Heavy firing in Poonch after Army detects movement across Line of Control

New Delhi:  Heavy gunfire was traded along the Line of Control (LoC) in Poonch sector in Jammu and Kashmir today, after the Indian Army detected the movement of a group of suspected infiltrators. Press Trust of India quoted Defence Spokesman Colonel RK Palta as saying "there was a movement of six to seven people close to the LoC opposite Krishna Ghati sub-sector in Poonch sector at around 2145 hours." There was no immediate report of any casualty or injury on the Indian side.

Here are the 10 latest developments in this story:
  1. The Indian troops opened fire on the suspected infiltrators and thereafter there was exchange of heavy fire, said Colonel Palta. After about half-an-hour of exchange of fire, the suspected infiltrators disappeared from the scene, Colonel Palta said, adding that the intensity of firing from both sides has reduced but is going on.
  2. It is suspected that either a groups of militants or Border Action Team (BAT) could have been undertaking movement close to LoC opposite Krishnagati sub-sector in Poonch tonight.
  3. Pakistani troops had continued intermittent firing across the LoC at five posts in the Krishna Ghati and Sona Gali sectors of Jammu and Kashmir all through last night, sources in the Indian Army said. They added that the firing first began from the Pakistani side at around 4.30 pm on Friday after which India retaliated.
  4. Meanwhile, Foreign Minister Salman Khurshid told NDTV today that India has not got any substantial response from Pakistan yet on the "mutilation" of the bodies of the two jawans who were killed by Pakistani troops near the LoC. Of the two jawans who were killed on Tuesday, one was decapitated. The minister emphasised that this was "unacceptable and must be explained" but added that "we are not going to be pressurised by wild calls for revenge and reaction."
  5. Air Chief Marshal NAK Browne has said that India may have to look at "some other options for compliance" if ceasefire violations by Pakistan continue. "We are monitoring the situation carefully because if these things continue to be the way they are and these violations continue to take place, then perhaps we may have to look at some other options for compliance," he told reporters in New Delhi.
  6. There have been a series of high-level meetings in Delhi as India monitors the tension along the LoC in Kashmir. New Delhi has also sought a flag meeting between Indian and Pakistani commanders in Mendhar, but Pakistan is yet to respond to the request.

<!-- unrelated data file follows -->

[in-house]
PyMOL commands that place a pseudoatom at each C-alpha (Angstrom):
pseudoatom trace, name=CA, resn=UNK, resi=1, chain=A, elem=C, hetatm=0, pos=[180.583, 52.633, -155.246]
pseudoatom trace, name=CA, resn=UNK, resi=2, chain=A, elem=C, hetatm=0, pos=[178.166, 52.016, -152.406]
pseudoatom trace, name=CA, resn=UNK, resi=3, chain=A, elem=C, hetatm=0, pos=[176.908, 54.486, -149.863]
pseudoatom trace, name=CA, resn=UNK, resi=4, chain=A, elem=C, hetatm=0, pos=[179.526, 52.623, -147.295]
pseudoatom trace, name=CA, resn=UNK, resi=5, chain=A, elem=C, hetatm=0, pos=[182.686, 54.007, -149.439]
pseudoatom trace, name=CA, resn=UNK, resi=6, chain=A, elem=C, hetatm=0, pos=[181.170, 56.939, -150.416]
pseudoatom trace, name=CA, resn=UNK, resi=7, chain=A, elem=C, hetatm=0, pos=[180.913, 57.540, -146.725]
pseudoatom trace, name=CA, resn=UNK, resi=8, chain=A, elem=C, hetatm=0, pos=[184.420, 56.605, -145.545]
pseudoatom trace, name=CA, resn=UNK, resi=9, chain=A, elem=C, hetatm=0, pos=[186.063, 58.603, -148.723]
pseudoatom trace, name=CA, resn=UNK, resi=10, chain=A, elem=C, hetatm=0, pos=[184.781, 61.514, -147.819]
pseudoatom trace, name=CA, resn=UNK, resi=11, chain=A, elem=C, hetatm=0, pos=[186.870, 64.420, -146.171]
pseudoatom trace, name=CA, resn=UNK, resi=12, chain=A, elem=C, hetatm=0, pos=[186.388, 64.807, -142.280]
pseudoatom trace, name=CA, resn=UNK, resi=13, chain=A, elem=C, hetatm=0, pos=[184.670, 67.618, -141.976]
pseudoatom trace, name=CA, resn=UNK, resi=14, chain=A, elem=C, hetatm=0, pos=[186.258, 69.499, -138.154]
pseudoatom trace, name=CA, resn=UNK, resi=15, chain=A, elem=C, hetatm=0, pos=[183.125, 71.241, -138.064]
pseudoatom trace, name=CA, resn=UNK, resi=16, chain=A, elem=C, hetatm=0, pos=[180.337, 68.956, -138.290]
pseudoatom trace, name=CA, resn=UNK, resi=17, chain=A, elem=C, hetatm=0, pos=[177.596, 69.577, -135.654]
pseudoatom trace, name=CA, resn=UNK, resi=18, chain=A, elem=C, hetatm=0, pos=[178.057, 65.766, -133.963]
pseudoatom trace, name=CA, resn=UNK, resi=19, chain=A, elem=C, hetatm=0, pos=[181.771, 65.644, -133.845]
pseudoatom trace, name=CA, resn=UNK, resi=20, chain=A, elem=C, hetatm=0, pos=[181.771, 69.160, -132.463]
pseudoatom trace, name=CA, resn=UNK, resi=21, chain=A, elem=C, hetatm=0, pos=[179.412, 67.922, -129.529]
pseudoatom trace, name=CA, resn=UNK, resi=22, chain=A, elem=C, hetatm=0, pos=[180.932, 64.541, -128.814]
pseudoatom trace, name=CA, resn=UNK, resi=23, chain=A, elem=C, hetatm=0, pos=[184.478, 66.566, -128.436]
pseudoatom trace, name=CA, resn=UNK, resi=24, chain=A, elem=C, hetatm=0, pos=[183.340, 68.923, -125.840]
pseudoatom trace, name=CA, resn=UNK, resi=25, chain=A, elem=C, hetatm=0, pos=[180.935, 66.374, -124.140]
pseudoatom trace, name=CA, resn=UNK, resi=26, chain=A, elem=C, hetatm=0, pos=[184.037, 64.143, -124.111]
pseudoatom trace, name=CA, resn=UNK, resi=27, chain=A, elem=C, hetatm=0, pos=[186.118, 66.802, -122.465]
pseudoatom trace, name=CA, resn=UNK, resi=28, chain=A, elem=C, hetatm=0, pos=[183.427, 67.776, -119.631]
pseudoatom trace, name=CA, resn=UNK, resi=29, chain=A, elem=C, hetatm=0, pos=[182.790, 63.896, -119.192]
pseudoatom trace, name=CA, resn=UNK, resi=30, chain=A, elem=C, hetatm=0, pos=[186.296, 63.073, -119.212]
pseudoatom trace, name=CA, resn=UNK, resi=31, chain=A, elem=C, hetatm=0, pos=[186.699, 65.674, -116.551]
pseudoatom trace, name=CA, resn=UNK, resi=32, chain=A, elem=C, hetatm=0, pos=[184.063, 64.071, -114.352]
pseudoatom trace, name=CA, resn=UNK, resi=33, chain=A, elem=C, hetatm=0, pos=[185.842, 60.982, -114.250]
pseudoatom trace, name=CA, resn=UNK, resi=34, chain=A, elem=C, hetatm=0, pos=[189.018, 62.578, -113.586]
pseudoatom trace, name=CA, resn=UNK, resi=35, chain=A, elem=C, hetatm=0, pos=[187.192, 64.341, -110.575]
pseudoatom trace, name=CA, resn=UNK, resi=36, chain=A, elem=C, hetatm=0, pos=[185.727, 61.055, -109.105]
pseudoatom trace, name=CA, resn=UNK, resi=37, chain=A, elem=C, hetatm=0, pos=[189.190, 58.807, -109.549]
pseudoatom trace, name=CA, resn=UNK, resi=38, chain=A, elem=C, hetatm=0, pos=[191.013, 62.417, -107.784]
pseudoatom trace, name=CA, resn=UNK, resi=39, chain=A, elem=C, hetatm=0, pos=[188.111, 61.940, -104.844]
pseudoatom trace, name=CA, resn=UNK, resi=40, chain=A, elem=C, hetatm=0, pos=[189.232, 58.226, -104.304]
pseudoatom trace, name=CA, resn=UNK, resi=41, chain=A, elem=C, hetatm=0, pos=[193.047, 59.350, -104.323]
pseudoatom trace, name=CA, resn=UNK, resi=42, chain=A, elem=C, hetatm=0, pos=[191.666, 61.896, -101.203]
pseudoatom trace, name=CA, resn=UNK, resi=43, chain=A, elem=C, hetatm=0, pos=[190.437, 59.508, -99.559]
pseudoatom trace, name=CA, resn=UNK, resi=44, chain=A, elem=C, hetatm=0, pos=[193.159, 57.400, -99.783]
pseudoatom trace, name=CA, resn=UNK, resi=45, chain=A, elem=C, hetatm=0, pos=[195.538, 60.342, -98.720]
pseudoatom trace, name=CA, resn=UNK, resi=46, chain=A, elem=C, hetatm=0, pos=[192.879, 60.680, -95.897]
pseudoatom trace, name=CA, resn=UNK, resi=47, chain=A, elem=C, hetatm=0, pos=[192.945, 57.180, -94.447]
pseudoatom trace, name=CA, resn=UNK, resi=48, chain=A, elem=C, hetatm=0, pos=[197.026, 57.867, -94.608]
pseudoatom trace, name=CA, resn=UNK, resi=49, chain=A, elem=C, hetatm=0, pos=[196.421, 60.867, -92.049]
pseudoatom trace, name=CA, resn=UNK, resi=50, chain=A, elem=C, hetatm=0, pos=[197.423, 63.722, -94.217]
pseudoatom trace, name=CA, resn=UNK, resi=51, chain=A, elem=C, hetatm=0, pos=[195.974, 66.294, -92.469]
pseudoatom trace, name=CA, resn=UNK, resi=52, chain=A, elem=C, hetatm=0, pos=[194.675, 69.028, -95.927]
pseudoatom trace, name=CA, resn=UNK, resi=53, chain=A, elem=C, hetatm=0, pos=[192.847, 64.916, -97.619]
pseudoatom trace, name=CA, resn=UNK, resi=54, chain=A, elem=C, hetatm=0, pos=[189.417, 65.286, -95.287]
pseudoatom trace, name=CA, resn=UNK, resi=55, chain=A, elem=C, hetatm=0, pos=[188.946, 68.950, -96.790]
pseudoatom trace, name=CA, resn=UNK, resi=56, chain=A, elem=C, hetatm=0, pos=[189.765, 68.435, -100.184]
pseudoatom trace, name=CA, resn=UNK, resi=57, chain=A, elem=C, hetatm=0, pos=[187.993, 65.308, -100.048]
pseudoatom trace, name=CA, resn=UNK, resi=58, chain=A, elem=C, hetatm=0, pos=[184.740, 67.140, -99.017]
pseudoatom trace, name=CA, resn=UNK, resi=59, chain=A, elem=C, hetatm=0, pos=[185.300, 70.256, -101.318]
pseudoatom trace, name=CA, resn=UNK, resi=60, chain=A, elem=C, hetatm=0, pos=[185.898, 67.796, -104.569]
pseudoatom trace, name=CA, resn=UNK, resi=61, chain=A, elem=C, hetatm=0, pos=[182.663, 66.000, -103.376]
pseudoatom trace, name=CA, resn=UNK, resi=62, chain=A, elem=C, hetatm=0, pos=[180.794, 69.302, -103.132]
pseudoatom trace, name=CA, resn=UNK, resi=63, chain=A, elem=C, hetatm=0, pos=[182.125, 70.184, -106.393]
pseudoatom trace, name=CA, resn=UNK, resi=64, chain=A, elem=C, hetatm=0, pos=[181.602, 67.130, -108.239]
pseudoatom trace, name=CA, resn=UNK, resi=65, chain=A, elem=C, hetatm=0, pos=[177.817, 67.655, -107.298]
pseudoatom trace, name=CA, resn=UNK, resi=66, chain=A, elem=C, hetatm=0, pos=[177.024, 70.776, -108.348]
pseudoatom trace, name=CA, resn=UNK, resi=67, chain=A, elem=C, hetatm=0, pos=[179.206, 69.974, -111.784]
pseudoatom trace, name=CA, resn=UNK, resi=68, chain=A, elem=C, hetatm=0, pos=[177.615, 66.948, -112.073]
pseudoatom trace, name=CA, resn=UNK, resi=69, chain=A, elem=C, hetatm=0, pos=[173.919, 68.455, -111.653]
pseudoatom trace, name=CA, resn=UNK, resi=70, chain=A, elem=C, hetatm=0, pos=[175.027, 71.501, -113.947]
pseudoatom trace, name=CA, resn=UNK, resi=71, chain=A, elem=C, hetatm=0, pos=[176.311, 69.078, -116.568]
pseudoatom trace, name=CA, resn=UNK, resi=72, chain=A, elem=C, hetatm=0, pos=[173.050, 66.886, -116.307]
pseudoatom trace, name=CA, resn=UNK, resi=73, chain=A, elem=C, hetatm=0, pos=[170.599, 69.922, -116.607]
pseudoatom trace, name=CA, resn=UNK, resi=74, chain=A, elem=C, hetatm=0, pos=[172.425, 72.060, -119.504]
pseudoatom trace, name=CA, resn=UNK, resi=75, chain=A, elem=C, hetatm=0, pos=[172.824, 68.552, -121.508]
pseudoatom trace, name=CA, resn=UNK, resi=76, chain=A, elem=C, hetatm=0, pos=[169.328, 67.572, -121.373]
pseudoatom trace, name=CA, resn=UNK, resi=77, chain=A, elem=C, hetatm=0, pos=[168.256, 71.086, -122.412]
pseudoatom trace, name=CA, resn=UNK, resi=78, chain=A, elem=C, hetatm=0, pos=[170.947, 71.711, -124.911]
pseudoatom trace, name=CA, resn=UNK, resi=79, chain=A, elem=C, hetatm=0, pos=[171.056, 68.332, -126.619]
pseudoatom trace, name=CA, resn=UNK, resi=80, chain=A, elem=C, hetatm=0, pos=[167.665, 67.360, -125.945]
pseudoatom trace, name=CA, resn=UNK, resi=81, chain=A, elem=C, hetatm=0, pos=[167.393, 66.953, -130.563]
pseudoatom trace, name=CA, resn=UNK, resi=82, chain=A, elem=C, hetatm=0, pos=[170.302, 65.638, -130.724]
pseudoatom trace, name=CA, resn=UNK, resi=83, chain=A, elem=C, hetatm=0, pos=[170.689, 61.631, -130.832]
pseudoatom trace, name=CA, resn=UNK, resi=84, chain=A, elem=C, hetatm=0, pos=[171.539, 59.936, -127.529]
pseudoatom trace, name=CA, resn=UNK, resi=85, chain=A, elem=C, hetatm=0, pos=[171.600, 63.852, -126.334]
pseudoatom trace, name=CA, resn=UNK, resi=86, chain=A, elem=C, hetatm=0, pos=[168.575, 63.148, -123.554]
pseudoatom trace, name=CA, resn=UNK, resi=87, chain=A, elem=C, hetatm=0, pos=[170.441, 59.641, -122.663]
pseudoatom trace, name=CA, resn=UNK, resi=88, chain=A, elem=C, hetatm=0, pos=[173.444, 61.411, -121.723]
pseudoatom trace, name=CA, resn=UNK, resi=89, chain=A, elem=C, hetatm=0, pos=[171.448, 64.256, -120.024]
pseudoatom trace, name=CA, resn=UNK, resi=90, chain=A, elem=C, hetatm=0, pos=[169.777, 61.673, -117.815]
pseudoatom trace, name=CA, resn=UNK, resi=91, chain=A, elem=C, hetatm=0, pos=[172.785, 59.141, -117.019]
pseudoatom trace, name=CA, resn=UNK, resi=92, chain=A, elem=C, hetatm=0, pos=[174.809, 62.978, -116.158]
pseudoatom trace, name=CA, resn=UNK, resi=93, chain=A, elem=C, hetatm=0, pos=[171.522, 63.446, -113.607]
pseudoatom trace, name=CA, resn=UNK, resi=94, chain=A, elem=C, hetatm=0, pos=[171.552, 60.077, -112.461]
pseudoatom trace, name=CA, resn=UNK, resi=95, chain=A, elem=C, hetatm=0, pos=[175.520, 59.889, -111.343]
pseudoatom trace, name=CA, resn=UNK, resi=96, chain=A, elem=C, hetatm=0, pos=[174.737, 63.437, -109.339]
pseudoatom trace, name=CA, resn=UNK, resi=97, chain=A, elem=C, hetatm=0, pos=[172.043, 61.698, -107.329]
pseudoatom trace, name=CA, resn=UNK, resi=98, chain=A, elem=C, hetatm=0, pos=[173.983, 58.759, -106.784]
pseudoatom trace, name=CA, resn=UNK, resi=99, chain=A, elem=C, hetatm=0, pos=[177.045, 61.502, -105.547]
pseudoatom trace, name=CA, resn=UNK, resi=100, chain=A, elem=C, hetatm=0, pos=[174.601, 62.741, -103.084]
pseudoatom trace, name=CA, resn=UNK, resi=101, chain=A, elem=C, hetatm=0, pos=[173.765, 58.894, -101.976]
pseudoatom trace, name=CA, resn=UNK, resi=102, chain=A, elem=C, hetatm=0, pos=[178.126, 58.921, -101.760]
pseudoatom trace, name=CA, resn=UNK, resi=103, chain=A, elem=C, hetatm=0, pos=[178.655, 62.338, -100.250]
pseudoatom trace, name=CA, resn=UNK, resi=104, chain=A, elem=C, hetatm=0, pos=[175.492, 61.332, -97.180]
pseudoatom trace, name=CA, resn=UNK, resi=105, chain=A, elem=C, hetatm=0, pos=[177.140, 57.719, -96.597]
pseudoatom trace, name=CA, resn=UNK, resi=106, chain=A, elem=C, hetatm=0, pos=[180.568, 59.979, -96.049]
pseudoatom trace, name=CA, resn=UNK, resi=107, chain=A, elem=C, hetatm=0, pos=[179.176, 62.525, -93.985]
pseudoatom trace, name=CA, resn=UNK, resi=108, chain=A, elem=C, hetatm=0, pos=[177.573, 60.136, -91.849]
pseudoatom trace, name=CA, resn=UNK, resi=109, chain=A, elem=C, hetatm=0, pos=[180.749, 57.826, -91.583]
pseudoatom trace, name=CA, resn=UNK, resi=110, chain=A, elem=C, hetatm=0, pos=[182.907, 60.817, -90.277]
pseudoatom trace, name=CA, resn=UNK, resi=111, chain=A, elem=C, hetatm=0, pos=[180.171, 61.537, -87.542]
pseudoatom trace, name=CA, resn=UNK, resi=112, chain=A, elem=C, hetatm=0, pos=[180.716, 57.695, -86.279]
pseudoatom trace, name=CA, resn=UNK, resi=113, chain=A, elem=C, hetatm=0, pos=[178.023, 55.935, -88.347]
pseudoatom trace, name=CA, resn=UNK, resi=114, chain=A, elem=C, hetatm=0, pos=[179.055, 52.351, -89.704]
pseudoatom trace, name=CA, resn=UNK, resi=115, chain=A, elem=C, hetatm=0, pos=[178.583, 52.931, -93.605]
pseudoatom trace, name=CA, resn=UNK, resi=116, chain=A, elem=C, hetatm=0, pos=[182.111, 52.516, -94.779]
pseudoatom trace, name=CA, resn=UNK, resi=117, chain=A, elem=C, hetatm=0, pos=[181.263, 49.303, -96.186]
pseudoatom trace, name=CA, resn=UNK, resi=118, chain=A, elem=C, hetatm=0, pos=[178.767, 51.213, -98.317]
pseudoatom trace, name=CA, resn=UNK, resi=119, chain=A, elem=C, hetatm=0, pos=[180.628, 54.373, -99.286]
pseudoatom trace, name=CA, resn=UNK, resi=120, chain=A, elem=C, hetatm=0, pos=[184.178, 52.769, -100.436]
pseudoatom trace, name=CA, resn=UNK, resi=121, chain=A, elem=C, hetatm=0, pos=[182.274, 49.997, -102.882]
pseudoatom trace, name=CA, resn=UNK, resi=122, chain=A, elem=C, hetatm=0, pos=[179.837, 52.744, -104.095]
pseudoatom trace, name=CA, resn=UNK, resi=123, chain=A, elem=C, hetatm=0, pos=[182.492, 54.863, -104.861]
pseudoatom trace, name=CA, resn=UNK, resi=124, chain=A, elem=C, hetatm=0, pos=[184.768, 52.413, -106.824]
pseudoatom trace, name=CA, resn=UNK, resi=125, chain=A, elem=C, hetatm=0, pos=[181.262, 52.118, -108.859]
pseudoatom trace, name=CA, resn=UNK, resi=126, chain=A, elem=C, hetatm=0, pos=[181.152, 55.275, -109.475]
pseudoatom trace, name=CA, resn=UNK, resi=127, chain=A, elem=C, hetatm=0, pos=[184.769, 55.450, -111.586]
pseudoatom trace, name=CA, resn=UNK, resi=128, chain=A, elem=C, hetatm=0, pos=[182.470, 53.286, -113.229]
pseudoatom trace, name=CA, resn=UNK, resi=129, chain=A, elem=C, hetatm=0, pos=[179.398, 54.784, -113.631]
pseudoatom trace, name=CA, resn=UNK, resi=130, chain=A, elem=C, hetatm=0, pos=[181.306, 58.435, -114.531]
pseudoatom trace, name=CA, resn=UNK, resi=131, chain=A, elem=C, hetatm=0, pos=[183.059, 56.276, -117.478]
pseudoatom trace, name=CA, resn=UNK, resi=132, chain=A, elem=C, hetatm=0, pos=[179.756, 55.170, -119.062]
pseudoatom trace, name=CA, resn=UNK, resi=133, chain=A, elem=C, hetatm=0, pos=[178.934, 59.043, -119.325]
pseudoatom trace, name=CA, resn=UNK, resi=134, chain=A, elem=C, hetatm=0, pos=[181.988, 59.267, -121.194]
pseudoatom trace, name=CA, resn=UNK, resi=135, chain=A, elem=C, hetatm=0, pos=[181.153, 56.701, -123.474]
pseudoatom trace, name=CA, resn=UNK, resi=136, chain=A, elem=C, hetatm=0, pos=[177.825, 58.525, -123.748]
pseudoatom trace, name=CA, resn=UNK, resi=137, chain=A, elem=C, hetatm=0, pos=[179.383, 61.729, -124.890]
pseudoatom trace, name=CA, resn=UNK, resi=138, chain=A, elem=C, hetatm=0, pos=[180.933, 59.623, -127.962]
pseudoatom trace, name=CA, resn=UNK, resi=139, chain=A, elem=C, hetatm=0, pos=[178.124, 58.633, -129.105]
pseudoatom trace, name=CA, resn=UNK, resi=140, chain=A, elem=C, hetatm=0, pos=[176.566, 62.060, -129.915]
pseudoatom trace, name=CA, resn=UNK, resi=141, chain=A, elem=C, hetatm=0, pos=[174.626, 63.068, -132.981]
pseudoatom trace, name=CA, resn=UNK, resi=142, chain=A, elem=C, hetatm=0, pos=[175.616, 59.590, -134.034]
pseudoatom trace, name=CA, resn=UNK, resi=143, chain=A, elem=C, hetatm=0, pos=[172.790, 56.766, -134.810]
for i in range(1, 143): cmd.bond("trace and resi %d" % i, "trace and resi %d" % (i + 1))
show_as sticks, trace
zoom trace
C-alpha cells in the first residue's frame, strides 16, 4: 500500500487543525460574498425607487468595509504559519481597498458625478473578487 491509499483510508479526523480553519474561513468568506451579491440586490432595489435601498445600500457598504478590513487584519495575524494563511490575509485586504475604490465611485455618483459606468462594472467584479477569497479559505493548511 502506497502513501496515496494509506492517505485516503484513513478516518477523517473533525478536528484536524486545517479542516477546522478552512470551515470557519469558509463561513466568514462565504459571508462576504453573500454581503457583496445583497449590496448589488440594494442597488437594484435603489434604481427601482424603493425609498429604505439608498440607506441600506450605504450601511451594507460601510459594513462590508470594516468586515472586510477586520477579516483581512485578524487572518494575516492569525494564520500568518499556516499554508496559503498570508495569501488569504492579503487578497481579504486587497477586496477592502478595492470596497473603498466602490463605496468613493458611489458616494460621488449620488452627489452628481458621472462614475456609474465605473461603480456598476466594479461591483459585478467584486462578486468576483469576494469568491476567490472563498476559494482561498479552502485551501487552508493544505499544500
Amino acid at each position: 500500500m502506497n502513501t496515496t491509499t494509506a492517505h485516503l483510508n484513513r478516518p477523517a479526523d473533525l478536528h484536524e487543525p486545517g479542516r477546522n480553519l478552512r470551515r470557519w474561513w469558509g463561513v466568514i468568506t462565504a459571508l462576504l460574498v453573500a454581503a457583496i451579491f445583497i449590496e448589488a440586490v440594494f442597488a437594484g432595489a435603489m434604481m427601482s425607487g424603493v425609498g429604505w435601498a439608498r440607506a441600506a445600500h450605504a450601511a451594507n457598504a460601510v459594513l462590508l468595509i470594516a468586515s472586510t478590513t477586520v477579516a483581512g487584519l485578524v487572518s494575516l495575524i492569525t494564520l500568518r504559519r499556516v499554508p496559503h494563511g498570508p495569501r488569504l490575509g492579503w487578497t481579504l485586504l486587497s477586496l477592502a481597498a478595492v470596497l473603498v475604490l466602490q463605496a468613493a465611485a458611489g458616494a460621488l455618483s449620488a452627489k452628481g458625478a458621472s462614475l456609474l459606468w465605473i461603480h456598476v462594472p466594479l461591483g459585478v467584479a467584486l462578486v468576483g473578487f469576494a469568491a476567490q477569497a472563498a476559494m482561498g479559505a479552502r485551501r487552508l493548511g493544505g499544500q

7. The stand-off has impacted the cross-border trade and a bus service between the Poonch sector in India and Rawalakot on the Pakistan side of the Line of Control (LoC). Indian authorities say they have been informed by the Pakistani side that trade and travel has been suspended in that sector because of the tension in the region and the possibility of crossfire.
  8. Border trade is however unaffected between Uri and Chakan-da-Badh in Pakistan Occupied Kashmir (PoK) and across the Wagah-Attari border. Cross-border trade and bus services were both introduced to build confidence and trust between the two countries. Vegetables and fruits are bartered every week at designated trade centres along the LoC.
  9. Both sides have accused the other's troops of violating the ceasefire and crossing the LoC to kill jawans. Indian High Commissioner Sharat Sabharwal was summoned by the Pakistan government on Friday in protest against the death of a Pakistani soldier who died on Thursday evening allegedly in firing by Indian troops. A statement released after the meeting said Pakistan had protested against "the repeated, unacceptable and unprovoked attacks on Pakistani soldiers by the Indian Army."
  10. The tension began on Sunday when the Pakistani army accused India of killing one of its soldiers and wounding another in a cross-border attack. India said its troops had opened fire following a Pakistani mortar attack, but denied they crossed the border. Four soldiers have been killed in the last five days. This week marks a peak in hostility since 2003, when the ceasefire was agreed upon.
(With inputs from PTI)

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